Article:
DEFENSE DIWI§ION B-160879 The Honorable !L The Secretary of Defense < / Attention: Assistant Secretary of Defense (Comptroller) Dear Mr. Secretary: We have completed our inquiry into the,.-Air Force Management Engi- 3 ,r I neering Program as outlined in our letter to you dated December 10, 1969, a?iiTidentified by our code number 54021. The Air Force established the program to,scientifically develop and maintain guidelines for allocating military and civilian personnel to various functions within each command. Payroll costs for personnel subject fb%&agement under the program were about $9 billion for fiscal year 1971. The program objective since 1967 has been to cover 89 percent of all manpower authorizations with engineered standards. The remaining 11 percent are not considered susceptible to measurement. As of July 1, 1971: --Engineered standards covered only 36 percent of the measurable authorizations. --Estimated standards, which are less precise than engineered standards, had been implemented for 35 percent of the measurable authorizations. --No standards had been implemented for the remaining 29 percent. Air Force data have indicated 25 months, on the average, elapses between the start of manpower standard studies and the implementation of the resulting standards. As a result of the fairly limited coverage by engineered standards and the length of time required to implement engineered standards, we believe the program has not been responsive to the manpower management needs of Air Force Commanders and the guide- lines have not been used to achieve the intended control over the distribution and utilization of manpower. Instead, manpower ceilings and dollar limitations have been applied by the Air Force in determining on-board strengths without full assessment of operational needs. SOTH ANNIVERSARY 1921- 1971 We also observed that the Air Force reported the success of the Management Engineering Program in terms of a comparison between total program costs and savings through reduced personnel authorizations resulting from application of the program. The reported total net savings were about $69.2 million for fiscal year 1971. It appeared that the reported savings would have been considerably less, if actual reductions in assigned personnel, not reductions in personnel authorizations, had been used as the basis for calculation. We plan no further review or reporting on the Air Force Management Engineering Program at this time. However, we would appreciate any comments you may have on the above matters. The Secretary of the Air Force is being advised on the completion of this assignment by a copy of this letter. Sincerely yours, Director -2-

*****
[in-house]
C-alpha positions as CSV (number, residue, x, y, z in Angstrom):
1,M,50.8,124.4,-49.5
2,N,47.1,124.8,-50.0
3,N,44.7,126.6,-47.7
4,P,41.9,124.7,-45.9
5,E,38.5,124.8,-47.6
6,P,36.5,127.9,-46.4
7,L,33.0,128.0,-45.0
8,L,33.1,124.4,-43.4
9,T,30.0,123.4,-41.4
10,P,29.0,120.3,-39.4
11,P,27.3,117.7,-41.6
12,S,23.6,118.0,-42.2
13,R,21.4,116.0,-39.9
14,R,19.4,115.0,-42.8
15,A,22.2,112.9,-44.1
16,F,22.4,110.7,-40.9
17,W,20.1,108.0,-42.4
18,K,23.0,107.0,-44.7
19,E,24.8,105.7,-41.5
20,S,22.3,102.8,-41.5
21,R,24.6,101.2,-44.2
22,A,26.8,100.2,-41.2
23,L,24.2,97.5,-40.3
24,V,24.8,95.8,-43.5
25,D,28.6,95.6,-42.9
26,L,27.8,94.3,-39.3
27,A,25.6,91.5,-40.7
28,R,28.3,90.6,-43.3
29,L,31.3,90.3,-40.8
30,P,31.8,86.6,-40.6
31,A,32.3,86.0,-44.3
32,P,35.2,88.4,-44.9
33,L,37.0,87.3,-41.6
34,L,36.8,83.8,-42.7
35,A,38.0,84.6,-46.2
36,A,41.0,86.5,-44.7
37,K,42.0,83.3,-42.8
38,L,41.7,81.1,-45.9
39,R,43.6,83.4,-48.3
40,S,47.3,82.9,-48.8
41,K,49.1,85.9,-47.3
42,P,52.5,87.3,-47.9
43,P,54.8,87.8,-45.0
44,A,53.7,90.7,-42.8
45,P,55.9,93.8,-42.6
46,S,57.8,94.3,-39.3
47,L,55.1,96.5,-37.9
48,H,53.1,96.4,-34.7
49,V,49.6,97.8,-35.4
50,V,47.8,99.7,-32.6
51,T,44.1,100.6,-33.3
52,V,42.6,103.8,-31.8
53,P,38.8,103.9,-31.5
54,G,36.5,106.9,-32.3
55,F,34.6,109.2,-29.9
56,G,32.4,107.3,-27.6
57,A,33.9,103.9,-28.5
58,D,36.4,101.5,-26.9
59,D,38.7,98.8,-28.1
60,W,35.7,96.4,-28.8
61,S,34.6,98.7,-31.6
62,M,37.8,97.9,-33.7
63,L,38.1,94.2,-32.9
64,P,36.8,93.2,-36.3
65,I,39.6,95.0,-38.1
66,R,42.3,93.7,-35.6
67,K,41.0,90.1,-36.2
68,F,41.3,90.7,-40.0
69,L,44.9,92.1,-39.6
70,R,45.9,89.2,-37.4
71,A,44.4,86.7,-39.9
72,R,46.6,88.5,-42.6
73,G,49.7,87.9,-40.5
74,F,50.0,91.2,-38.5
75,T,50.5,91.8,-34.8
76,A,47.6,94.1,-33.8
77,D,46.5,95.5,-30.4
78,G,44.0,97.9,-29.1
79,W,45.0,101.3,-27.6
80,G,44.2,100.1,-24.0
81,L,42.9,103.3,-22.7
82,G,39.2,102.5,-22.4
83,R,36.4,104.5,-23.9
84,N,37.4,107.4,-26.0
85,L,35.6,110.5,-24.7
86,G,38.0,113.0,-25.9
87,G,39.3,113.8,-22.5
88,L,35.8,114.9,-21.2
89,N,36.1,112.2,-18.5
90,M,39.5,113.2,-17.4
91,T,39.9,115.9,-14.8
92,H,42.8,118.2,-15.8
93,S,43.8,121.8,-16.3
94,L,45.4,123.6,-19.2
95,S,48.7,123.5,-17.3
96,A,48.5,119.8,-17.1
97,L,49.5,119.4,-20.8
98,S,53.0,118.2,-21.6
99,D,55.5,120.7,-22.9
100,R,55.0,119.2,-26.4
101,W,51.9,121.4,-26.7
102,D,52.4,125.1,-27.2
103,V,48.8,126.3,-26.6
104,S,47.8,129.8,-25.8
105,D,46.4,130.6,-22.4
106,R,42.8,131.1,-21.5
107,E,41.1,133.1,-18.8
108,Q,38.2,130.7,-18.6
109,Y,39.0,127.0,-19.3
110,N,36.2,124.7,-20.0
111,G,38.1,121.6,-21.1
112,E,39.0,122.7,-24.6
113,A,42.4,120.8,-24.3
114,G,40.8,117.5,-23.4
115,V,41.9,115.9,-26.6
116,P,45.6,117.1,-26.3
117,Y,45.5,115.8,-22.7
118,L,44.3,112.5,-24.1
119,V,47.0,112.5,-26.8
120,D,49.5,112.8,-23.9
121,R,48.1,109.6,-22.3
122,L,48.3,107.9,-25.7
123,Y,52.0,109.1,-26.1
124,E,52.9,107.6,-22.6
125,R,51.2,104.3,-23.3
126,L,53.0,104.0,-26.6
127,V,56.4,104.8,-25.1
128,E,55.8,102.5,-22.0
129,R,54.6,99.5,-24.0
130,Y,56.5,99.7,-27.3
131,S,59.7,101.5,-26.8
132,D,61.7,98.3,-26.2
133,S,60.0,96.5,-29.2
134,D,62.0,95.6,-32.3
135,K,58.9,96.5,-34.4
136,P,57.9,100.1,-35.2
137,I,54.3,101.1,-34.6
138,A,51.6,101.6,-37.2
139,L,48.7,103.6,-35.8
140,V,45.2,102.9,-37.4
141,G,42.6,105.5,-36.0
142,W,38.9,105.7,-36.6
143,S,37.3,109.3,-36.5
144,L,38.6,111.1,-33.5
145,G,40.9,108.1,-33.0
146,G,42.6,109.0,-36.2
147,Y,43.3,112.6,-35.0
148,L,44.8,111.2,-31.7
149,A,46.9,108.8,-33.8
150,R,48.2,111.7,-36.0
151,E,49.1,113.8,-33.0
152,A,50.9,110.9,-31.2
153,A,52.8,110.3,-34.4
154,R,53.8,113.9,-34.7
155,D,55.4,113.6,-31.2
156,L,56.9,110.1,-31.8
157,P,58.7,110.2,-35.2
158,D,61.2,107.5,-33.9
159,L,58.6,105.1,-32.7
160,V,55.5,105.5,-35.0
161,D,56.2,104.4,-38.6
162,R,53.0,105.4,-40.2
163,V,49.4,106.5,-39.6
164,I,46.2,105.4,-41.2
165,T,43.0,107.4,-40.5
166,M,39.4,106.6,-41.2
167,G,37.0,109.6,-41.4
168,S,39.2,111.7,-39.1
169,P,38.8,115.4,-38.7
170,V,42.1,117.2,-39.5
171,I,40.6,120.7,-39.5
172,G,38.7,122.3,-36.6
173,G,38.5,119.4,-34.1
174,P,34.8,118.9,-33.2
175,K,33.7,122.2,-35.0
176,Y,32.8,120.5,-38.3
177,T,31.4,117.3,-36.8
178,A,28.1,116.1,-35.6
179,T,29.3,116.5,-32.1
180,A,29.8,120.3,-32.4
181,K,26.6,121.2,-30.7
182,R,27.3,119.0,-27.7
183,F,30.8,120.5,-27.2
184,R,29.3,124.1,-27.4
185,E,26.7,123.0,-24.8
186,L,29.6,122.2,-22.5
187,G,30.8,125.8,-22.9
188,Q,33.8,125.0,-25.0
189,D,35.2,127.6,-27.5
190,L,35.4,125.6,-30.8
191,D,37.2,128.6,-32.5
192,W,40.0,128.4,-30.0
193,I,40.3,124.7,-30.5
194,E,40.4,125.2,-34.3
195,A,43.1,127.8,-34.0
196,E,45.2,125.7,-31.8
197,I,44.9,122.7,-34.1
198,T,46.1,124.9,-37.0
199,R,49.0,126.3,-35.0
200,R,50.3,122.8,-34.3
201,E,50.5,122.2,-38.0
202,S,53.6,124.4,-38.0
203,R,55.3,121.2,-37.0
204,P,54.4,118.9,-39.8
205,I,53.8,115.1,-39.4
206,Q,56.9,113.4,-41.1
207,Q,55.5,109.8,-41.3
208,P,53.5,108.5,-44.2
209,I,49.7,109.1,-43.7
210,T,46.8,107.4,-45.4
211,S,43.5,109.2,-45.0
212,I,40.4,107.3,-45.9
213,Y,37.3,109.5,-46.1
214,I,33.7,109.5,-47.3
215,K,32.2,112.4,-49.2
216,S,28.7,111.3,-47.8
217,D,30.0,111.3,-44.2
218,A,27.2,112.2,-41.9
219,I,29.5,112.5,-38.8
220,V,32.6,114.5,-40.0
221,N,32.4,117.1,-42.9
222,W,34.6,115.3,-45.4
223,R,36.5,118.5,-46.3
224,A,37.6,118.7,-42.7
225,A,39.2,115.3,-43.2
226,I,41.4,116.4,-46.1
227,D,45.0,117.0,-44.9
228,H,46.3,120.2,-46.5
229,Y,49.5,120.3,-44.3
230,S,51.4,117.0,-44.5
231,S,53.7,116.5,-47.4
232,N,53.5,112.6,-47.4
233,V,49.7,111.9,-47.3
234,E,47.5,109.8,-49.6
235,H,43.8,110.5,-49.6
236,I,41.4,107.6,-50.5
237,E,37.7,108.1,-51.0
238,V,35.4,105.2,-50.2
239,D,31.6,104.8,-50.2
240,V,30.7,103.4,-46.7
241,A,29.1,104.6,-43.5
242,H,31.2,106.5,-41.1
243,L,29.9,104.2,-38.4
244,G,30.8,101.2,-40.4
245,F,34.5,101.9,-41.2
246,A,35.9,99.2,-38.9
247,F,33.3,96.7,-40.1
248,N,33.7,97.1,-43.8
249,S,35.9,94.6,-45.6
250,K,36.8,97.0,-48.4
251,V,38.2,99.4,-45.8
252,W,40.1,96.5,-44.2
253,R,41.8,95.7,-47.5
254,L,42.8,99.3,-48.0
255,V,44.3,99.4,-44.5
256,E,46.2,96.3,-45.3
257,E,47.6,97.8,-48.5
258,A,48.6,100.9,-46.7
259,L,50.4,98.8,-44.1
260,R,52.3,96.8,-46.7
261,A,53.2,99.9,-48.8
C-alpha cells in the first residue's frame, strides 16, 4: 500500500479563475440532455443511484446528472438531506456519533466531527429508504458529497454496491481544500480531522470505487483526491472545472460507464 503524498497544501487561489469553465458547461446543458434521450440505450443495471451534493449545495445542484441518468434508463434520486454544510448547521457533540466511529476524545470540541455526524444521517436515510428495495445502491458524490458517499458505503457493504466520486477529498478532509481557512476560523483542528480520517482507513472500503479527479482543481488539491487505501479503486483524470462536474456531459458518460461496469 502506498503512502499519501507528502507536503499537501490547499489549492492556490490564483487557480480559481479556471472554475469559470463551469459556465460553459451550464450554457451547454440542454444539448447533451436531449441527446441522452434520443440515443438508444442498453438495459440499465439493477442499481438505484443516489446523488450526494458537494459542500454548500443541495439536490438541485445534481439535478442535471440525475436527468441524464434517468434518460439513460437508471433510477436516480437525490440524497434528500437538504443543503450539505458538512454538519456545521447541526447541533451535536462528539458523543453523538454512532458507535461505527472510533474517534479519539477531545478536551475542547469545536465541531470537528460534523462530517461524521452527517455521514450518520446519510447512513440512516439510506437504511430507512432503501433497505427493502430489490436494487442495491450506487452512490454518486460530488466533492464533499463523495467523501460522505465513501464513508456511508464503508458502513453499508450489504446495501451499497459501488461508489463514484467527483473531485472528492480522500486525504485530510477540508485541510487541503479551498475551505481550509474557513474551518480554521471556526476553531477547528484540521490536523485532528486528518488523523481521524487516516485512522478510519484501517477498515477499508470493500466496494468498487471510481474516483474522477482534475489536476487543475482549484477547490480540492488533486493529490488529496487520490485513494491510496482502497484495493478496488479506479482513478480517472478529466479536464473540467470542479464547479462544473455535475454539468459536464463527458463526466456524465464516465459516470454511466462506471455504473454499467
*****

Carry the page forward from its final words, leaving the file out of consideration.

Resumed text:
Air Force Management Engineering Program
Published by the Government Accountability Office on 1971-10-07.
Below is a raw (and likely hideous) rendition of the original report. (PDF)